Your problem is known as 3-dimensional matching, or 3DM. It is one of the 21 problems proved to be NP-hard in Karp's original paper (number 17 on his list).


2

I suspect this problem is NP-hard, but haven't been able to prove it. In any case, Integer Linear Programming (ILP) is a good way to solve it. Let $c_1, \dots, c_n$ be the series data. For each valid start time $i$, create a variable $x_i$ to hold the number of copies to start at this time and add the constraint $x_i \ge 0$. For each minute of time $i$ (now ...


2

Yes, there is a polynomial time solution. It is not very pretty, so simplifications or alternative approaches are welcome. TL;DR: the exact weights are rarely important, so we can round them up to a multiple of $K := \lceil \frac{3M}{n^3} \rceil$ or something similar (there are only $\approx n^3$ rounded item weights). Then, we can do dynamic programming ...


1

In the standard Knapsack problem (solvable by DP) when we are packing objects we do not care about how we put objects in the knapsack, i.e., what only matters is a subset of objects and the sum of weights of these objects. But, in cuboid/rectangle packing problem the configuration of the cubes/rectangle is important to achieve the optimal packing. So, from ...


1

I just learned that this is the bin packing problem with goal of minimizing the bins. This problem is NP hard. So the greedy strategy wont guarantee an optimal solution.


1

The problem for shapes of general form is in the class of NP-Hard, so there is nos efficient algorithm to solve this problem. Bin packing is a well known class of problems. The approach will depend on your intentions: Need a complete algorithm, i.e. an algorithm that compute the correct solution for the problem but can only compute small instances of your ...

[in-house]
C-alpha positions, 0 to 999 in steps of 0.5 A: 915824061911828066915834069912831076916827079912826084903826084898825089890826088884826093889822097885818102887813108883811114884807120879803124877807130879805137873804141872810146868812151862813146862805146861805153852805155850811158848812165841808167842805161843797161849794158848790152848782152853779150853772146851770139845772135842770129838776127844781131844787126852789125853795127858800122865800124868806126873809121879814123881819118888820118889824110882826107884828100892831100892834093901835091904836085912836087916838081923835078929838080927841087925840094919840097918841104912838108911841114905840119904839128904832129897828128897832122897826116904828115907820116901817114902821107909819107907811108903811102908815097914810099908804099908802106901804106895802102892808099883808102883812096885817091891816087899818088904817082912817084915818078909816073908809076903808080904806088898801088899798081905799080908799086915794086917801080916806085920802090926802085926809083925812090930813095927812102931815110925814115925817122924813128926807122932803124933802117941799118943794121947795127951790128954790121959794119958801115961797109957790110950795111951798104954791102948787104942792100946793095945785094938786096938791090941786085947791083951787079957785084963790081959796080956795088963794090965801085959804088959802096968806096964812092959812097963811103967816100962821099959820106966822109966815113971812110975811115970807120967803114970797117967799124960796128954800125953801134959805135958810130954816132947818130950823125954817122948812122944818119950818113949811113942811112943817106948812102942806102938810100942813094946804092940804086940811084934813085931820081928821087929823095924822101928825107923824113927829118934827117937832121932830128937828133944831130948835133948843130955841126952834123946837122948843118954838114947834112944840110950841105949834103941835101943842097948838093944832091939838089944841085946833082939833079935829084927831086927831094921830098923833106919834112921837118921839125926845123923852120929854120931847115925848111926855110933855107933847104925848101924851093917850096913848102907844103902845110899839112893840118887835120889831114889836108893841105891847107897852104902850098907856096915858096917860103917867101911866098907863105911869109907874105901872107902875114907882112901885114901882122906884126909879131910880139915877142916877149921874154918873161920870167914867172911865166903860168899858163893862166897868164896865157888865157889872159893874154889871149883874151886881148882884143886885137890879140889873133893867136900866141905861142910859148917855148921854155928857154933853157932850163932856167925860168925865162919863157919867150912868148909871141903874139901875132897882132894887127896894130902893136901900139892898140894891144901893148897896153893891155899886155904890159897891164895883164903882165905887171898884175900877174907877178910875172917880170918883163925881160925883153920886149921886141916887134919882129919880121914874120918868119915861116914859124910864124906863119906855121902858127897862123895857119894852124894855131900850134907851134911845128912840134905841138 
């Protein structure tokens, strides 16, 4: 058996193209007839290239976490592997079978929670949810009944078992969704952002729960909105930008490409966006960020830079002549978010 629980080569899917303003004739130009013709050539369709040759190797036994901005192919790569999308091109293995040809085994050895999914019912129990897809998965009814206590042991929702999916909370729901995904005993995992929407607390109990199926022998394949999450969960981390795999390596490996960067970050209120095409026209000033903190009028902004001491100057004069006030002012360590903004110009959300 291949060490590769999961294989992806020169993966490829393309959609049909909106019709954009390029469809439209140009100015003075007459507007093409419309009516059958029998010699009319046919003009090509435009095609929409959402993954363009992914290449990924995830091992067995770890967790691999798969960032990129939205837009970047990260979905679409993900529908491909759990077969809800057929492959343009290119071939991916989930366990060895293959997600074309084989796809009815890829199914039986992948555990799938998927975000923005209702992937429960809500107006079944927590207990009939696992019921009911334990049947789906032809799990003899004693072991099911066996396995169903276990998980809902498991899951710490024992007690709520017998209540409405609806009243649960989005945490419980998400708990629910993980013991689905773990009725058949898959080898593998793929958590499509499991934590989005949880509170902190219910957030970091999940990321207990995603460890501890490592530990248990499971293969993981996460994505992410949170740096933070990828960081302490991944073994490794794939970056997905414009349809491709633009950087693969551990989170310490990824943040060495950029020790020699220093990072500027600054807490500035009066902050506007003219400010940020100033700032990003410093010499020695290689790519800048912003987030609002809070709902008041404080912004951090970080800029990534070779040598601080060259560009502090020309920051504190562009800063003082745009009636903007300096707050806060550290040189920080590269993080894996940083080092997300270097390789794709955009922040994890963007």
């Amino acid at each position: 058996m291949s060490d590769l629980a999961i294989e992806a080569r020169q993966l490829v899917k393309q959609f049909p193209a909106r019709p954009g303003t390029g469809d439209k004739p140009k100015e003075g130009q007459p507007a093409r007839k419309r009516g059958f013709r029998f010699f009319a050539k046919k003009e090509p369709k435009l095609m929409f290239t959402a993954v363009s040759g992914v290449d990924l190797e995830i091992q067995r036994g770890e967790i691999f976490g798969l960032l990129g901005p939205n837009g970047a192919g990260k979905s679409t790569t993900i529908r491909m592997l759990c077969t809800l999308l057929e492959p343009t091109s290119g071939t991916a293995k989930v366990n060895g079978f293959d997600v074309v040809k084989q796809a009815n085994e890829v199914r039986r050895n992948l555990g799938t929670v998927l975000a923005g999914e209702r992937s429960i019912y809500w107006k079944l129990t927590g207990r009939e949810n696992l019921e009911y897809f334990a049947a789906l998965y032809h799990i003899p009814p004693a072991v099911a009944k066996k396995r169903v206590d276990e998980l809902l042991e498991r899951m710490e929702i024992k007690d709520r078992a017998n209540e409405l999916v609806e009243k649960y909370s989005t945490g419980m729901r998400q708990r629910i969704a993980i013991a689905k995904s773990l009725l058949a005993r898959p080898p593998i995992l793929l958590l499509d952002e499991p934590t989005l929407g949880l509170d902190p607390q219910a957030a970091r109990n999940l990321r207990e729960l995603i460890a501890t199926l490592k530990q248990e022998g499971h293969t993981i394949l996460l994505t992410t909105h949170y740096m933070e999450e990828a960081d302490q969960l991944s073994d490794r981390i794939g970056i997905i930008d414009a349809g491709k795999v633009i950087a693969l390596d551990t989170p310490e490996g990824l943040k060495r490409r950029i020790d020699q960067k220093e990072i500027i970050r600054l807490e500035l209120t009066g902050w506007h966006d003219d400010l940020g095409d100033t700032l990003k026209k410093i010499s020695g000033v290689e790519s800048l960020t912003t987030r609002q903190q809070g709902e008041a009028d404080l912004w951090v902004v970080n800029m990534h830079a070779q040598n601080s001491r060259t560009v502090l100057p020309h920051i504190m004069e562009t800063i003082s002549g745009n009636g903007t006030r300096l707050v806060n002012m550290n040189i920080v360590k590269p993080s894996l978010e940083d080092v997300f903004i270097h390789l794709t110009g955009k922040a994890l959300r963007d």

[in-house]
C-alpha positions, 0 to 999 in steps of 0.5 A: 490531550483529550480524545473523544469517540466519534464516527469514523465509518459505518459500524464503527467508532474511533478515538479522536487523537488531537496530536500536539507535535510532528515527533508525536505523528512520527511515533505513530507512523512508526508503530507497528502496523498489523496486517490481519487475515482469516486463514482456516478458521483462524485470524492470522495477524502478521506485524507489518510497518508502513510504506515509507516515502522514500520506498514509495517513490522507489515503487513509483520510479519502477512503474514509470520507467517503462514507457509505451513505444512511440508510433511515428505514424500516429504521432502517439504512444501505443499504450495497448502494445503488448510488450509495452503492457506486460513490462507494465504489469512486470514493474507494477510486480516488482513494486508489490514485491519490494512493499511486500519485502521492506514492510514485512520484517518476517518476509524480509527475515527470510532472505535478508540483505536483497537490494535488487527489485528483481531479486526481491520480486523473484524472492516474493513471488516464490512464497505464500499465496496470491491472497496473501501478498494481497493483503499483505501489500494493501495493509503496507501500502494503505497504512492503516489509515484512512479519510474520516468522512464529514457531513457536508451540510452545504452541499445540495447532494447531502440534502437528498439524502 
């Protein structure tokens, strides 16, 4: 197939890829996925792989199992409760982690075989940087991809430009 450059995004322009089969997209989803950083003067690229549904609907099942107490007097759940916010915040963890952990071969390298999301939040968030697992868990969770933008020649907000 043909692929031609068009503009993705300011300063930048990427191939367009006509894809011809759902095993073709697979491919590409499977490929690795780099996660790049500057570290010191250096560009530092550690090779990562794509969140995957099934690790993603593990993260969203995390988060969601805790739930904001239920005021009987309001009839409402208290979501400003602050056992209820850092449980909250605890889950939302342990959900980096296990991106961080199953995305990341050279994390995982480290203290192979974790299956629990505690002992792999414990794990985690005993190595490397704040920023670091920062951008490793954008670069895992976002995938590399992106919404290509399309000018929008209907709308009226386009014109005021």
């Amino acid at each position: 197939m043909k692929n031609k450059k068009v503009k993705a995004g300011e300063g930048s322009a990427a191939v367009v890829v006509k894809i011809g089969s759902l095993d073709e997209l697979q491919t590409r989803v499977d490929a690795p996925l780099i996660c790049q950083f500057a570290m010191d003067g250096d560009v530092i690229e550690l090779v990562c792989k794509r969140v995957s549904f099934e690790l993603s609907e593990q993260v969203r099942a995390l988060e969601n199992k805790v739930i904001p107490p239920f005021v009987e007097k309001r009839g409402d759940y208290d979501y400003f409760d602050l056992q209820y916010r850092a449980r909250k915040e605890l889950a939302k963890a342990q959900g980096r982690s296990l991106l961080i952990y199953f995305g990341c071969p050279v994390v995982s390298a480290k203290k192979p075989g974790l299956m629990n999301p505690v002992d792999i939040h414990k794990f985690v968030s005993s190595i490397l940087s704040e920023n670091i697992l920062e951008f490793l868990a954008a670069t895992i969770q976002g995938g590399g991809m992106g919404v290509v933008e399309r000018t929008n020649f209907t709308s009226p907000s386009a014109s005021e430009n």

1

Let's look at two algorithms: Best Fit Ordered, and First Fit Ordered. Both take the items in descending order and put them into a non-empty bin if possible, or into a new empty bin if they don't fit into any existing bin. Best Fit Ordered puts an item into the filled bin with least available space, First Fit Ordered puts an item into the first filled bin ...


1

One way to solve your problem is to use binary search over the maximum weight. In other words, pick a threshold $t$, and check whether it's possible to pack your items into $m$ bins, without using more than a total weight of $t$ in each bin. This is exactly the bin packing problem: is it possible to pack the items into $m$ bins of capacity $t$? You can ...


1

You can simply list the coordinates of the upper-left corner of each rectangle (and its orientation, if you're allowed to rotate rectangles). That completely determines its position, and thus listing that for all rectangles completely identifies the configuration of all rectangles.


1

The bins contain at most $M$ elements rather than exactly $M$ elements. This is why your formula doesn't work. In order to use your formula, we need to allow for one more type of element, a dummy type, and then we get $\binom{M+(K+1)-1}{M} = \binom{M+K}{M}$. As an example, suppose that there is one type of element (so $K=1$). In that case, a bin can contain ...


1

This specific problem seems to be an variation of minimizing the makespan in the job shop scheduling problem. Essentially, your couriers are modeled as 'workers' that need to process certain 'tasks', which are the delivery requests. We look for an assignment of tasks to workers that minimizes the time until the last worker is finished, the makespan of the ...